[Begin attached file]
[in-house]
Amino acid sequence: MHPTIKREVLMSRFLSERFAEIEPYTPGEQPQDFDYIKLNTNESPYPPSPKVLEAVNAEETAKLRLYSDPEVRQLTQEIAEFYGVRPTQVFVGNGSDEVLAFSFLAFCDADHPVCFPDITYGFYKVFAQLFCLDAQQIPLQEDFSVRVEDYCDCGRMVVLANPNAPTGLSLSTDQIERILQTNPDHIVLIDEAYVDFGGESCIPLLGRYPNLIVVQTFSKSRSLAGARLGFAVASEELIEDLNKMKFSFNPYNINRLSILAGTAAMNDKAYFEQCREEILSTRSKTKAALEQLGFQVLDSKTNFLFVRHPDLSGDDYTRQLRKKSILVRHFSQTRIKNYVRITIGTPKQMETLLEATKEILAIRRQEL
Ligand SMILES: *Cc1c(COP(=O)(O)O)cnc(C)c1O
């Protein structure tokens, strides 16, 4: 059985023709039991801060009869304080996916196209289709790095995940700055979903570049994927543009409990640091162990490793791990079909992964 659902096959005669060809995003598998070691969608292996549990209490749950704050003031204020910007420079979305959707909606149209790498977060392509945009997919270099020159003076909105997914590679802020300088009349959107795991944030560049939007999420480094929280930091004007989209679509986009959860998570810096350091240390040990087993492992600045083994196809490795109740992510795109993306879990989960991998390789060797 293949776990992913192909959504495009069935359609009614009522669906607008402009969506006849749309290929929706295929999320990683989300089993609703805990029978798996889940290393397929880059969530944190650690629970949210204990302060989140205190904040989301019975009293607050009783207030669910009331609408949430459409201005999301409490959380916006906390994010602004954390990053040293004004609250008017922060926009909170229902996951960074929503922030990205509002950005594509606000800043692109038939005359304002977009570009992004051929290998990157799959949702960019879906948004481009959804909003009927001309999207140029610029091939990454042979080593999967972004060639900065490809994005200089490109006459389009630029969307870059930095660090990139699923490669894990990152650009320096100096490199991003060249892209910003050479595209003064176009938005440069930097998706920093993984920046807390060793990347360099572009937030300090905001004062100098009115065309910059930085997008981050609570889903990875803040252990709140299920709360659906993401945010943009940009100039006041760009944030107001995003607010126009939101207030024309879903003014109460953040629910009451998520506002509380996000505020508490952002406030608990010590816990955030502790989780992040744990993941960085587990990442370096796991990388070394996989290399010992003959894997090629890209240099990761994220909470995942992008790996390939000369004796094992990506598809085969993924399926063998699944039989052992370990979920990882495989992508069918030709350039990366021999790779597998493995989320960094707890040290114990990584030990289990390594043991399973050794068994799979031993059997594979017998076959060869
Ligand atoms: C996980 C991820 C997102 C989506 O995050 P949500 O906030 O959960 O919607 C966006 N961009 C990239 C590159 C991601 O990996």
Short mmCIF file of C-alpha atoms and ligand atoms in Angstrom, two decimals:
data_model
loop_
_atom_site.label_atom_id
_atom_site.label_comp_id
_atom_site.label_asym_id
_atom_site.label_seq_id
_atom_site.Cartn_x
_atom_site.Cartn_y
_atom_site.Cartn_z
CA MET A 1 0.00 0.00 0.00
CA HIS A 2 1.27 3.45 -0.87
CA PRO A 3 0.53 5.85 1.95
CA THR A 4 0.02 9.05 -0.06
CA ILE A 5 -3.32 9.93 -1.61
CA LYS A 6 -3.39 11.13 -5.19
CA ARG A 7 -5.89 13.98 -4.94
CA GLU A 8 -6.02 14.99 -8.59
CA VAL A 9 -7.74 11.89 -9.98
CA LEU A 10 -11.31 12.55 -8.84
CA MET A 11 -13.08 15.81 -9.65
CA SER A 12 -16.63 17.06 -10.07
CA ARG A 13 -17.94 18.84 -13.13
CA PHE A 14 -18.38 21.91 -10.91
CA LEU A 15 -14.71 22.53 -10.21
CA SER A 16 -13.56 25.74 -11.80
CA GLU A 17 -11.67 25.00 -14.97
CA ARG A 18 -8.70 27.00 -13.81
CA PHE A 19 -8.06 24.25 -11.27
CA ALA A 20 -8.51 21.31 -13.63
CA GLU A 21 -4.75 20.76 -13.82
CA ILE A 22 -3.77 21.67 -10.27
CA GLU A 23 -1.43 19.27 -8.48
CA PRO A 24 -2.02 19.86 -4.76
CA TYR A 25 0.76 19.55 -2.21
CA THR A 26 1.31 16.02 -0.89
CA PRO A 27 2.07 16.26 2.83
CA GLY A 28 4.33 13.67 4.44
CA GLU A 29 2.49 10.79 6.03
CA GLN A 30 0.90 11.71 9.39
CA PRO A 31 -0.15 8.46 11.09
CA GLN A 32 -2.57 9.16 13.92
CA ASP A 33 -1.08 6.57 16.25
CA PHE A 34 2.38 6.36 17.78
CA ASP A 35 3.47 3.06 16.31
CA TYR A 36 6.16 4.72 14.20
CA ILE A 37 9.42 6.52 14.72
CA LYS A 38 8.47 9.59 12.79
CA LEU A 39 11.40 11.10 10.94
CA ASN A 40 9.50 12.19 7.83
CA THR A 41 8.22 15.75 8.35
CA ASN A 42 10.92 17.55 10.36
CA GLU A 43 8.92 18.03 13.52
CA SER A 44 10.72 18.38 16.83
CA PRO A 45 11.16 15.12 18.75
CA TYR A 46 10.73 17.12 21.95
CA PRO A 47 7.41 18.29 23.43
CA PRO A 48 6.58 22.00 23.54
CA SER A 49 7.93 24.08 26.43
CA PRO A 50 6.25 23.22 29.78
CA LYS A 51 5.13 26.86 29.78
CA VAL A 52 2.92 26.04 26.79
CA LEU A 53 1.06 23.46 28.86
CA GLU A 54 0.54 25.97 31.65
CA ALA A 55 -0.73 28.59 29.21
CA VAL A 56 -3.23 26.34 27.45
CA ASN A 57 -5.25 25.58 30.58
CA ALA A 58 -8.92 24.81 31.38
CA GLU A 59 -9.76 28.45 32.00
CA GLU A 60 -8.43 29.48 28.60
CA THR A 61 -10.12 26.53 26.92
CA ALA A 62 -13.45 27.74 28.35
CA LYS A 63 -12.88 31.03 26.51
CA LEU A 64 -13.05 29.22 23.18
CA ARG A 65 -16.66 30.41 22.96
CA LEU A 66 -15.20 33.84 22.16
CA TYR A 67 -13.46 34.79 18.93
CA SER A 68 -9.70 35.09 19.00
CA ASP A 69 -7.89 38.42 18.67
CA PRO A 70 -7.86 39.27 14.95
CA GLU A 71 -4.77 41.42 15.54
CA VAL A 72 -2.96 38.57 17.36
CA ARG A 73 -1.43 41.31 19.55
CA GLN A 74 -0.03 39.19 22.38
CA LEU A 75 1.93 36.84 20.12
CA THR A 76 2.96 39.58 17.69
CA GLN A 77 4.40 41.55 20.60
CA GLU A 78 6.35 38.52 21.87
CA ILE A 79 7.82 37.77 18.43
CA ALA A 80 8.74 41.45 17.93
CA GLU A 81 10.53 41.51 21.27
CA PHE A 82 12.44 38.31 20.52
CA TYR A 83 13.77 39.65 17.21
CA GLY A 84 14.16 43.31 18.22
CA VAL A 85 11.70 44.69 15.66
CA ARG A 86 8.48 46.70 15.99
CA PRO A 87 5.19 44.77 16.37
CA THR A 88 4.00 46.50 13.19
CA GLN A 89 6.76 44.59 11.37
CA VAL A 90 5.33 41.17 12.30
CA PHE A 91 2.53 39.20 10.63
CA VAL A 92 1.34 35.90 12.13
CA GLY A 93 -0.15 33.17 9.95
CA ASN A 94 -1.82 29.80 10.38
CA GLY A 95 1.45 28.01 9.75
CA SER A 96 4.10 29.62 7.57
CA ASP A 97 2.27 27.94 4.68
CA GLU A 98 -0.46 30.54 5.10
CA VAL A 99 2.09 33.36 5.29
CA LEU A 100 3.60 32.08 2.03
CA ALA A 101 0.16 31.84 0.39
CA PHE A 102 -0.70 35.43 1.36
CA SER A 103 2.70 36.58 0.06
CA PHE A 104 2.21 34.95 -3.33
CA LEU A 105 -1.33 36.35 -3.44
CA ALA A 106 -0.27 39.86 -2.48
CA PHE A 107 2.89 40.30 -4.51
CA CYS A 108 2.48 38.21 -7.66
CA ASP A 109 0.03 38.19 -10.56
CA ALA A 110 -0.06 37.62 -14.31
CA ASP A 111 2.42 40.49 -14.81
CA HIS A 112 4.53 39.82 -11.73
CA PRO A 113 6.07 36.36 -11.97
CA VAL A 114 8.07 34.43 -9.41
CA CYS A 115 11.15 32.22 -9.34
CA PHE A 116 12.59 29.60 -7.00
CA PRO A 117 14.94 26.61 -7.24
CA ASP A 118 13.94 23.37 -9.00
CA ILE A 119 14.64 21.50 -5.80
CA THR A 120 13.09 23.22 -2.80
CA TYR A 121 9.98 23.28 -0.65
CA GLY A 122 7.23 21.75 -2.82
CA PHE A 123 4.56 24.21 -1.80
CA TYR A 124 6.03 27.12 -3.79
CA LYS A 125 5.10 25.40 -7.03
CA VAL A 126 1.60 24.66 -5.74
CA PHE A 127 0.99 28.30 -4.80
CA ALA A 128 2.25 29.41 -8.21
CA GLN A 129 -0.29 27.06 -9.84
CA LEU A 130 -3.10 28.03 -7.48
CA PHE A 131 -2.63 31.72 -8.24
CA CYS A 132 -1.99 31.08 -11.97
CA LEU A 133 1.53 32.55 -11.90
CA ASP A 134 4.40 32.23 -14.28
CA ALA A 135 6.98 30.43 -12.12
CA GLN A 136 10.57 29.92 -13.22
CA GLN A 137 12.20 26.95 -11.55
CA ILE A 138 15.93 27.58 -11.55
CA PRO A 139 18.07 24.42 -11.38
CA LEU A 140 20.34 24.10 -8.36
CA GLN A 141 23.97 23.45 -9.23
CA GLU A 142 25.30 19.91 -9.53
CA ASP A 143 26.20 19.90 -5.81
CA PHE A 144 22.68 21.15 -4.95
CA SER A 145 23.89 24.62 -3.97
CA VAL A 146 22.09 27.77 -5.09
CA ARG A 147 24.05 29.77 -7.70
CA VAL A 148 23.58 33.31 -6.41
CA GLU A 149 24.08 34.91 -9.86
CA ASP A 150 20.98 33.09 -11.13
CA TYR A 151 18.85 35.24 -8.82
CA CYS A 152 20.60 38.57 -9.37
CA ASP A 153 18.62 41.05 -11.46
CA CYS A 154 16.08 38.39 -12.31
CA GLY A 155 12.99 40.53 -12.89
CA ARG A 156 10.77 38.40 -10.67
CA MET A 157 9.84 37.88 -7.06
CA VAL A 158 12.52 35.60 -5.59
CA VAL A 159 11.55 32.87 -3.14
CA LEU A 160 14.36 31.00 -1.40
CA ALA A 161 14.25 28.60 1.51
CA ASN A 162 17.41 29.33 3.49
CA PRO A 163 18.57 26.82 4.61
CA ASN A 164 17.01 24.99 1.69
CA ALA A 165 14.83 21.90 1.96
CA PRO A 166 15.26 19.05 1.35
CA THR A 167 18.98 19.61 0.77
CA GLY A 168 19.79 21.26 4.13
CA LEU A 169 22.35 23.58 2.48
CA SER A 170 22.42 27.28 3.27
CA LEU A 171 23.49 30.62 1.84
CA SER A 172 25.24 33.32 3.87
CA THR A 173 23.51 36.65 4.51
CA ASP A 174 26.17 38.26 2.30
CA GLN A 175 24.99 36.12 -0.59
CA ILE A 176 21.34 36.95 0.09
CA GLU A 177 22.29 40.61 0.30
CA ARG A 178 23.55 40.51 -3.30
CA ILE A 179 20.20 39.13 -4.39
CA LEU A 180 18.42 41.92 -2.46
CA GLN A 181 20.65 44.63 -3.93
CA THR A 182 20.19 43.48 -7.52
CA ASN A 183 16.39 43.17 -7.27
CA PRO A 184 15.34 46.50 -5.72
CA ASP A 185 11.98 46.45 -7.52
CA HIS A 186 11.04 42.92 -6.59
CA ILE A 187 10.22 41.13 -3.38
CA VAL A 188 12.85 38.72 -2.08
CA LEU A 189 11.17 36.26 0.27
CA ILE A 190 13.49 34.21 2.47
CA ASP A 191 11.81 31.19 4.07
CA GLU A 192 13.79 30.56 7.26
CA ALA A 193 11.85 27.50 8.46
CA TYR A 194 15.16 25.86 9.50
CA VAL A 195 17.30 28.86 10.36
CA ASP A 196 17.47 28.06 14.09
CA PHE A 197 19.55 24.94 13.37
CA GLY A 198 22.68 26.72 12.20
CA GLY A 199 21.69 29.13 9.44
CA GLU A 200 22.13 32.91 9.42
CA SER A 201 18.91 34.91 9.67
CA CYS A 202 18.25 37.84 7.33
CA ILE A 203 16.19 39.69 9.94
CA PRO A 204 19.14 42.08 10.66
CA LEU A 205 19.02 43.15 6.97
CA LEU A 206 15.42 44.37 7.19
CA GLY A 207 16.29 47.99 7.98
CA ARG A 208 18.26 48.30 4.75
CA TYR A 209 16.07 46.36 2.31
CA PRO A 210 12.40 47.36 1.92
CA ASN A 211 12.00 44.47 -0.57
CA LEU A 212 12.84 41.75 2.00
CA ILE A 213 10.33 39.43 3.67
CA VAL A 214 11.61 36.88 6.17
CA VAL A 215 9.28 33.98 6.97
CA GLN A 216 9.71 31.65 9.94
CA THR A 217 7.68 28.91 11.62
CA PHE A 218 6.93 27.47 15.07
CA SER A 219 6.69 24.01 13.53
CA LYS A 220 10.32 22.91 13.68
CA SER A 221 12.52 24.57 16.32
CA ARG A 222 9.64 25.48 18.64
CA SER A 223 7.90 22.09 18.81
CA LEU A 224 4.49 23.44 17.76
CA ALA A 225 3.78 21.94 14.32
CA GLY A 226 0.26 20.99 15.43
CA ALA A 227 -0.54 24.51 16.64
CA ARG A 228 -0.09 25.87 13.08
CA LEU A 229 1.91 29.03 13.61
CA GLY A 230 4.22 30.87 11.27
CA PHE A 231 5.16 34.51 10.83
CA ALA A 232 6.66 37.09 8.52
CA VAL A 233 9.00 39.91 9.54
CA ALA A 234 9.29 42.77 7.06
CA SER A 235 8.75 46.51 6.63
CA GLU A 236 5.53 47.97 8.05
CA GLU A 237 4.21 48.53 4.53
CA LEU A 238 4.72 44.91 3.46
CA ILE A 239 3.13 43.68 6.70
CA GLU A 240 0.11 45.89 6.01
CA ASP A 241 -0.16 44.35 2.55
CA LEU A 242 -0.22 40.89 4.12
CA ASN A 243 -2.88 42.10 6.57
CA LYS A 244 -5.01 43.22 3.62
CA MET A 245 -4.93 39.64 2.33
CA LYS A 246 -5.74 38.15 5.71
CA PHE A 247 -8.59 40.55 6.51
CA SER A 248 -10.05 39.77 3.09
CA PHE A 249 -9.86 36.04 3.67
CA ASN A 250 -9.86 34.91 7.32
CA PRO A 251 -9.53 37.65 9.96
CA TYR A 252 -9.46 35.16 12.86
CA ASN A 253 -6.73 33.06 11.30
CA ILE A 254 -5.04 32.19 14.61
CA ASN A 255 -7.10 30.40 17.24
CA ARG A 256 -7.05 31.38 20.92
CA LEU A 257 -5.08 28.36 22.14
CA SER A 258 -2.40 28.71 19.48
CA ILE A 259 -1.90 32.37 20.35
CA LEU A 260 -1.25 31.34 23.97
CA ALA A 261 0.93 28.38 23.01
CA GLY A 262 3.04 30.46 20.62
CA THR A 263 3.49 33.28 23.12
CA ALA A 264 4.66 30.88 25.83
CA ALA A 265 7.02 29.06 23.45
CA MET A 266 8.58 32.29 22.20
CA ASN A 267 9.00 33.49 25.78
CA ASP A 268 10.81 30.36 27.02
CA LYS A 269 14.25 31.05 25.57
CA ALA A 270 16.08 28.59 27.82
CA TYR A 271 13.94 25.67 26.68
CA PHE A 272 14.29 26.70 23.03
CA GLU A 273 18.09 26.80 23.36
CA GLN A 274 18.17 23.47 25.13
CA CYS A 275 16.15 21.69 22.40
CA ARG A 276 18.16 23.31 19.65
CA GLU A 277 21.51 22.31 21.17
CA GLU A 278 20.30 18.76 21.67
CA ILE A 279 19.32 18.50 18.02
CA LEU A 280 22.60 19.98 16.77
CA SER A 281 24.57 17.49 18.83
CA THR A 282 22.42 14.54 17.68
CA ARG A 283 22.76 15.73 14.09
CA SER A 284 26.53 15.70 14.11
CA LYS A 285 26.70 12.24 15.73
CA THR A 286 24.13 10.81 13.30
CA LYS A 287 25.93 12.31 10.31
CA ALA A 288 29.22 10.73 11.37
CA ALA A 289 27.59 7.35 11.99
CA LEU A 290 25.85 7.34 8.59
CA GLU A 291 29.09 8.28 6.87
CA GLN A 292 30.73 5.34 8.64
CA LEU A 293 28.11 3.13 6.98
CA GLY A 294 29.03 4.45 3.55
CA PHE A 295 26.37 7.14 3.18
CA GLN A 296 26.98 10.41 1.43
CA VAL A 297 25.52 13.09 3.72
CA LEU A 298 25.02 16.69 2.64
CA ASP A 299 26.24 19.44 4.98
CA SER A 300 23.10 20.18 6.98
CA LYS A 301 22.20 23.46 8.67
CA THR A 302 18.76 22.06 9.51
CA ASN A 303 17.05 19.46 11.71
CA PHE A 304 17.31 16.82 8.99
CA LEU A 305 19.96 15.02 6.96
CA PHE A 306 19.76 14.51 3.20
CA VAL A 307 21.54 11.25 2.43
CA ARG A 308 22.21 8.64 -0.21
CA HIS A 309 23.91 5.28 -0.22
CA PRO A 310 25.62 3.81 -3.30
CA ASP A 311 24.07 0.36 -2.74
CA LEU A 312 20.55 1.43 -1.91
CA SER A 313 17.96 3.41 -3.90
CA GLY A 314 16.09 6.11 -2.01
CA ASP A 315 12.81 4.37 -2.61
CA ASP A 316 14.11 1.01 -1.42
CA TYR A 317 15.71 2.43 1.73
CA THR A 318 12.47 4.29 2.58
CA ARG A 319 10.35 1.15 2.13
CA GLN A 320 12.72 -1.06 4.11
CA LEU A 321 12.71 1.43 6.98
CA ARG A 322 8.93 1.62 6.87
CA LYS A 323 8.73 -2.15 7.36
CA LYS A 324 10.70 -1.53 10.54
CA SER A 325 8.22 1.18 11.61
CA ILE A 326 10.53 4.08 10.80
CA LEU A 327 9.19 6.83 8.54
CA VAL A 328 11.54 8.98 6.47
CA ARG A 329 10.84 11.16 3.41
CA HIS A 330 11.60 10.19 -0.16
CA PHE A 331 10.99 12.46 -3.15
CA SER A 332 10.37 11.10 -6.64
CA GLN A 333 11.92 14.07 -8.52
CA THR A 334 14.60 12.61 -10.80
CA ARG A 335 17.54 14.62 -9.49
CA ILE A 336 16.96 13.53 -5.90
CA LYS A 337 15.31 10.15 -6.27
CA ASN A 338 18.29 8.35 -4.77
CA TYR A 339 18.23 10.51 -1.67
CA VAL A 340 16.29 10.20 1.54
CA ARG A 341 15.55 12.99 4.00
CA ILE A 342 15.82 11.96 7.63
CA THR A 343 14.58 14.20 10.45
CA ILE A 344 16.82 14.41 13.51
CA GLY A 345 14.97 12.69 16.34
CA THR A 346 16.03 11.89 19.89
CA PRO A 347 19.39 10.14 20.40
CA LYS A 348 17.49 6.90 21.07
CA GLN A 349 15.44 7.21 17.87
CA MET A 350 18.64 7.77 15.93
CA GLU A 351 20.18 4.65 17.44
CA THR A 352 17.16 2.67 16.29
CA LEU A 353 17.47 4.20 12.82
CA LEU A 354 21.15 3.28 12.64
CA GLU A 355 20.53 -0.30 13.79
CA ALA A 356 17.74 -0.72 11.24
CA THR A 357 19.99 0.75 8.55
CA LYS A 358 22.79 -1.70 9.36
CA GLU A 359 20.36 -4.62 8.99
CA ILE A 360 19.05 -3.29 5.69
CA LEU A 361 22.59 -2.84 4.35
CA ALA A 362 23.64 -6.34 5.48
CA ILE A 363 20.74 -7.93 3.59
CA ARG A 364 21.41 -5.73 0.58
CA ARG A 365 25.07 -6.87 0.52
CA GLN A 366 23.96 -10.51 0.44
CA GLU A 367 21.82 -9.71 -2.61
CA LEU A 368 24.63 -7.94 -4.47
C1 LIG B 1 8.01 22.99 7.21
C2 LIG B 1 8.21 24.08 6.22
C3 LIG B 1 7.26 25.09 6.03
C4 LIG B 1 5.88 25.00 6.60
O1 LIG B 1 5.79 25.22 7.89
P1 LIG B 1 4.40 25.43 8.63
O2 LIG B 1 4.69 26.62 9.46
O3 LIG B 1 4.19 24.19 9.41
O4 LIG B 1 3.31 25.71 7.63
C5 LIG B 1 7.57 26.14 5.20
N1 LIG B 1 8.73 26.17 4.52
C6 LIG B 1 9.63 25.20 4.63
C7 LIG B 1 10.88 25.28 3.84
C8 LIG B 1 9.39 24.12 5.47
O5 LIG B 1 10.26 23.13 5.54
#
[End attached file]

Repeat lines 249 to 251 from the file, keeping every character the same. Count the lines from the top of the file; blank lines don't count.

CA ALA A 234 9.29 42.77 7.06
CA SER A 235 8.75 46.51 6.63
CA GLU A 236 5.53 47.97 8.05